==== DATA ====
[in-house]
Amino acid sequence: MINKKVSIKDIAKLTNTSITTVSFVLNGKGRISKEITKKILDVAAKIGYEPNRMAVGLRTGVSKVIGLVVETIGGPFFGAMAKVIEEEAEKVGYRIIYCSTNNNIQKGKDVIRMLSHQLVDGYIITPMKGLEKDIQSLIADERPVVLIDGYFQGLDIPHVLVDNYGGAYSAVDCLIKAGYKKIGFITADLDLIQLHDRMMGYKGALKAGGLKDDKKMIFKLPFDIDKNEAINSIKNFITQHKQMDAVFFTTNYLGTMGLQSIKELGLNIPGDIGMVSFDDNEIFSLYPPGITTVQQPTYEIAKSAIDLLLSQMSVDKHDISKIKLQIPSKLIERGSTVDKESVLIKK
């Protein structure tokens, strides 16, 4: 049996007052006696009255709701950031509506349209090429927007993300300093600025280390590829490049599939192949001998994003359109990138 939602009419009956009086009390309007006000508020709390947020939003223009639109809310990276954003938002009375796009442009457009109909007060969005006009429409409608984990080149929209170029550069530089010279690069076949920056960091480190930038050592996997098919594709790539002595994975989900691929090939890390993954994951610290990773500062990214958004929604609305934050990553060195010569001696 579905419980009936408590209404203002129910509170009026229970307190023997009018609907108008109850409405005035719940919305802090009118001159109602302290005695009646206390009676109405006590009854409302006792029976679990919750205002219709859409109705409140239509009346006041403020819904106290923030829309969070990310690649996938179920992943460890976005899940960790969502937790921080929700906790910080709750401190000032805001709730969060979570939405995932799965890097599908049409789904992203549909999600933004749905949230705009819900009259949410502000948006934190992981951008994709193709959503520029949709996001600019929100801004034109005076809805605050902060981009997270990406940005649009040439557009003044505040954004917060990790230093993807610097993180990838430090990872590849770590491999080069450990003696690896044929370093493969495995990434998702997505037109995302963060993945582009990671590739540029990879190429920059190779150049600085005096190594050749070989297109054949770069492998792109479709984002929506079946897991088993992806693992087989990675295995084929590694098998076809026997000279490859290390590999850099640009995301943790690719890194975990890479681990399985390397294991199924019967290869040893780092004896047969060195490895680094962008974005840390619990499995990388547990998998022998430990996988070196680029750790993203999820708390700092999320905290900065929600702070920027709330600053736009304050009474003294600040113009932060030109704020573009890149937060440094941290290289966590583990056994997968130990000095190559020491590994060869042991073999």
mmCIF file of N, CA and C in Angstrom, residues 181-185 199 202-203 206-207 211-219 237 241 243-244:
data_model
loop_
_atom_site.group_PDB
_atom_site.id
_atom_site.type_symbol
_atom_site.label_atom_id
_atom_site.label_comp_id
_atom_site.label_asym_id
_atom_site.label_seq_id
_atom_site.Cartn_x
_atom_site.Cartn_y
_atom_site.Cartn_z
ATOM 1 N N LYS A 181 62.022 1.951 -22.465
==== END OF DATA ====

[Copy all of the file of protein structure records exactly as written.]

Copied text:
[in-house]
Amino acid sequence: MINKKVSIKDIAKLTNTSITTVSFVLNGKGRISKEITKKILDVAAKIGYEPNRMAVGLRTGVSKVIGLVVETIGGPFFGAMAKVIEEEAEKVGYRIIYCSTNNNIQKGKDVIRMLSHQLVDGYIITPMKGLEKDIQSLIADERPVVLIDGYFQGLDIPHVLVDNYGGAYSAVDCLIKAGYKKIGFITADLDLIQLHDRMMGYKGALKAGGLKDDKKMIFKLPFDIDKNEAINSIKNFITQHKQMDAVFFTTNYLGTMGLQSIKELGLNIPGDIGMVSFDDNEIFSLYPPGITTVQQPTYEIAKSAIDLLLSQMSVDKHDISKIKLQIPSKLIERGSTVDKESVLIKK
């Protein structure tokens, strides 16, 4: 049996007052006696009255709701950031509506349209090429927007993300300093600025280390590829490049599939192949001998994003359109990138 939602009419009956009086009390309007006000508020709390947020939003223009639109809310990276954003938002009375796009442009457009109909007060969005006009429409409608984990080149929209170029550069530089010279690069076949920056960091480190930038050592996997098919594709790539002595994975989900691929090939890390993954994951610290990773500062990214958004929604609305934050990553060195010569001696 579905419980009936408590209404203002129910509170009026229970307190023997009018609907108008109850409405005035719940919305802090009118001159109602302290005695009646206390009676109405006590009854409302006792029976679990919750205002219709859409109705409140239509009346006041403020819904106290923030829309969070990310690649996938179920992943460890976005899940960790969502937790921080929700906790910080709750401190000032805001709730969060979570939405995932799965890097599908049409789904992203549909999600933004749905949230705009819900009259949410502000948006934190992981951008994709193709959503520029949709996001600019929100801004034109005076809805605050902060981009997270990406940005649009040439557009003044505040954004917060990790230093993807610097993180990838430090990872590849770590491999080069450990003696690896044929370093493969495995990434998702997505037109995302963060993945582009990671590739540029990879190429920059190779150049600085005096190594050749070989297109054949770069492998792109479709984002929506079946897991088993992806693992087989990675295995084929590694098998076809026997000279490859290390590999850099640009995301943790690719890194975990890479681990399985390397294991199924019967290869040893780092004896047969060195490895680094962008974005840390619990499995990388547990998998022998430990996988070196680029750790993203999820708390700092999320905290900065929600702070920027709330600053736009304050009474003294600040113009932060030109704020573009890149937060440094941290290289966590583990056994997968130990000095190559020491590994060869042991073999």
mmCIF file of N, CA and C in Angstrom, residues 181-185 199 202-203 206-207 211-219 237 241 243-244:
data_model
loop_
_atom_site.group_PDB
_atom_site.id
_atom_site.type_symbol
_atom_site.label_atom_id
_atom_site.label_comp_id
_atom_site.label_asym_id
_atom_site.label_seq_id
_atom_site.Cartn_x
_atom_site.Cartn_y
_atom_site.Cartn_z
ATOM 1 N N LYS A 181 62.022 1.951 -22.465